Moroccan business etiquette is quite complex due to the mix of Arabic, Muslim, Berber and French cultures. As most Moroccans are practicing Muslims, Islamic values have quite a large impact and influence on Moroccan business culture. Morocco is also a former French protectorate and many of its business practises are based on the French system. As in most other countries around the Mediterranean Sea, strong hierarchy and close personal relationships are the outstanding characteristics of the Moroccan business culture.

  1. Primary Contact: It is important to make a good impression when meeting Moroccan business contacts for the first time. This is because they tend to be quite reluctant in doing business with people they do not know. Make sure you begin by establishing a personal connection with your counterpart before getting down to the serious stuff.
  2. Punctuality: Moroccans tend to have a looser sense of time rather than most western countries. Nevertheless, arriving on time to meetings is important even though you may be kept waiting. A negotiation agenda is rarely timed in advance, and meetings can start and end much later than initially scheduled.
  3. Greetings: Shaking hands and exchanging welcoming words, without being incredibly formal, is considered to be the norm, however, this can vary based on gender. When meeting someone from the same sex, handshakes, usually on the loose side, are common. Women could also meet each other with kisses on the cheek, usually alternating three times. When meeting someone from the opposite sex, it is best to allow your counterpart to extend their hand.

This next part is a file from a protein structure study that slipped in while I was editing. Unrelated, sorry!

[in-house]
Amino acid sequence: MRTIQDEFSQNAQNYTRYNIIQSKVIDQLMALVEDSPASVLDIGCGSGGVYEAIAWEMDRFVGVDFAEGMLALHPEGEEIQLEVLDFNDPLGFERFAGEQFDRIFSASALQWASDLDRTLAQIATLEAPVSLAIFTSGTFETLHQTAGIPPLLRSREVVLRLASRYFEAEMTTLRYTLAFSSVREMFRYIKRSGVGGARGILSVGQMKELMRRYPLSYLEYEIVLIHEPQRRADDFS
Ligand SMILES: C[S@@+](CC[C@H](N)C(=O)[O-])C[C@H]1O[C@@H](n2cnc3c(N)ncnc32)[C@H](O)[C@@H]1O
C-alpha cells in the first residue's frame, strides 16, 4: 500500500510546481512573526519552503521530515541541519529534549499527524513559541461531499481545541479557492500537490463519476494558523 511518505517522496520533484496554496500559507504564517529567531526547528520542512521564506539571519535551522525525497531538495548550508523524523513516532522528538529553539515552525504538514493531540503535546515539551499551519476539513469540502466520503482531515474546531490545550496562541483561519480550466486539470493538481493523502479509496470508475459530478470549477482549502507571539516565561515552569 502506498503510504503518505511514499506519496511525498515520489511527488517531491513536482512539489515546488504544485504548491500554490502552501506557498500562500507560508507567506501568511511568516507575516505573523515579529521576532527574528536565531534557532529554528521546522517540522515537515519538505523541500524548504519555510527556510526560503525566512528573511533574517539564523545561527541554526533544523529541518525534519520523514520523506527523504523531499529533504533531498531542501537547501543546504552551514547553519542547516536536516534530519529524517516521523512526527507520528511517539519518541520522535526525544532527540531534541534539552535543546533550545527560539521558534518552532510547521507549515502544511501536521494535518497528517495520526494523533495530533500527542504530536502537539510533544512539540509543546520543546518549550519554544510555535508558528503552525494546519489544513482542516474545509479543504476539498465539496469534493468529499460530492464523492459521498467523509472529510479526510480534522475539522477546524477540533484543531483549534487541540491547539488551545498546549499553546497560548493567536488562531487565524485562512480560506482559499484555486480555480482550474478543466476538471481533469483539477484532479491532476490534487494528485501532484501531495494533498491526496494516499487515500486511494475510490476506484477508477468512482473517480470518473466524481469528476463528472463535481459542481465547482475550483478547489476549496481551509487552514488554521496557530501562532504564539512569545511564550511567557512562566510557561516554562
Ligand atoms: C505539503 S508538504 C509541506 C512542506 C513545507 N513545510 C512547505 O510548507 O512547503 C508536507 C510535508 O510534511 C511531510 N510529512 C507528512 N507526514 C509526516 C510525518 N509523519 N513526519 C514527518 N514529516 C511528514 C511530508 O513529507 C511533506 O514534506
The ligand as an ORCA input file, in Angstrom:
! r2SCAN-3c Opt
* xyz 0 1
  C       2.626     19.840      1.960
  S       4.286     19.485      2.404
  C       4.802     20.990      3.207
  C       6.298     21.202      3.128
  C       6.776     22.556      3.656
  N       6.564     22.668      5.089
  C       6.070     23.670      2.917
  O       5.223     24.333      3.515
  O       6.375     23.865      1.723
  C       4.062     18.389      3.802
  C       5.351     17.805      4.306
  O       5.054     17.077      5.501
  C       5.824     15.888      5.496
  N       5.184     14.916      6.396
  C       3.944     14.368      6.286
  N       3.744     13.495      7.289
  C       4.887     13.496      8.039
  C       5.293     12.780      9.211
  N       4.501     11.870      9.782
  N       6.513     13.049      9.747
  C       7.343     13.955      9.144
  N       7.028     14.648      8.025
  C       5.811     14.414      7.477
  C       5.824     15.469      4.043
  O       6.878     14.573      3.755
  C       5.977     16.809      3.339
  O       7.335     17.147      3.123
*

4. Gifting: Exchanging gifts is not very necessary in a first business meeting. However, things in Morocco tend to get quite personal and you may be invited to your counterpart’s home. In this situation it is quite appropriate to bring a gift such as fruit, pastries or flowers. Avoid gifting alcohol unless you know for sure that your host drinks alcohol.
  5. Dress-Code: Business attire tends to be quite formal and conservative for both sexes. Men should wear dark business suits, while it is recommended for women to dress conservatively. Both sexes are expected to be well groomed.
  6. Business Cards: There is no formal protocol surrounding the exchange of business cards. It is advisable to give business cards that are in French and/or Arabic on at least one side. It is also recommended to exchange business cards with your right hand, as your left hand can be considered unclean as in most Muslim countries.
  7. Business Meetings: Business meetings tend to be long and their time schedule is rather unpredictable. It is recommended to bring an interpreter, as most negotiations are conducted in French (also Arabic, less so in English). Most meetings start with small talk. Appropriate topics include: family, sports, weather. Avoid talking about sex, religion and the Moroccan royal family.

In conclusion, personal relationships play an important role in striking a deal with Moroccan business partners. Most prefer to get to know their foreign counterparts before they do business with them.

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